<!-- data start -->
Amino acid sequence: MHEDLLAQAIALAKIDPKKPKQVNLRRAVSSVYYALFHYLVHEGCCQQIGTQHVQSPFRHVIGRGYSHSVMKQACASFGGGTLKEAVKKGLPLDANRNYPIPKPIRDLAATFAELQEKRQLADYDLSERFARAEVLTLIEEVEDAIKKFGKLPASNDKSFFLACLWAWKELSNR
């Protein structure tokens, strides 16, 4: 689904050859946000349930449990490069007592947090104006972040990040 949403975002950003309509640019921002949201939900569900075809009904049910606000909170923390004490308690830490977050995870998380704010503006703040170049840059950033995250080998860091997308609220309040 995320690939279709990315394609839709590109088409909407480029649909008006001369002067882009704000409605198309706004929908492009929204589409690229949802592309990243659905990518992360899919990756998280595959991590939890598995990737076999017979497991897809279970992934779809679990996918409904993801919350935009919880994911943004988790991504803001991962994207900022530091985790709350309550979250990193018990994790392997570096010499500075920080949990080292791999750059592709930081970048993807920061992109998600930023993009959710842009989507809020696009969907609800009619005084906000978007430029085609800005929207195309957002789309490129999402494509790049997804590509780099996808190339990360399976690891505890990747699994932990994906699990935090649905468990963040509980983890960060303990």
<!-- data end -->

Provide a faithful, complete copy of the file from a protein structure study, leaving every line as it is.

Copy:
Amino acid sequence: MHEDLLAQAIALAKIDPKKPKQVNLRRAVSSVYYALFHYLVHEGCCQQIGTQHVQSPFRHVIGRGYSHSVMKQACASFGGGTLKEAVKKGLPLDANRNYPIPKPIRDLAATFAELQEKRQLADYDLSERFARAEVLTLIEEVEDAIKKFGKLPASNDKSFFLACLWAWKELSNR
């Protein structure tokens, strides 16, 4: 689904050859946000349930449990490069007592947090104006972040990040 949403975002950003309509640019921002949201939900569900075809009904049910606000909170923390004490308690830490977050995870998380704010503006703040170049840059950033995250080998860091997308609220309040 995320690939279709990315394609839709590109088409909407480029649909008006001369002067882009704000409605198309706004929908492009929204589409690229949802592309990243659905990518992360899919990756998280595959991590939890598995990737076999017979497991897809279970992934779809679990996918409904993801919350935009919880994911943004988790991504803001991962994207900022530091985790709350309550979250990193018990994790392997570096010499500075920080949990080292791999750059592709930081970048993807920061992109998600930023993009959710842009989507809020696009969907609800009619005084906000978007430029085609800005929207195309957002789309490129999402494509790049997804590509780099996808190339990360399976690891505890990747699994932990994906699990935090649905468990963040509980983890960060303990």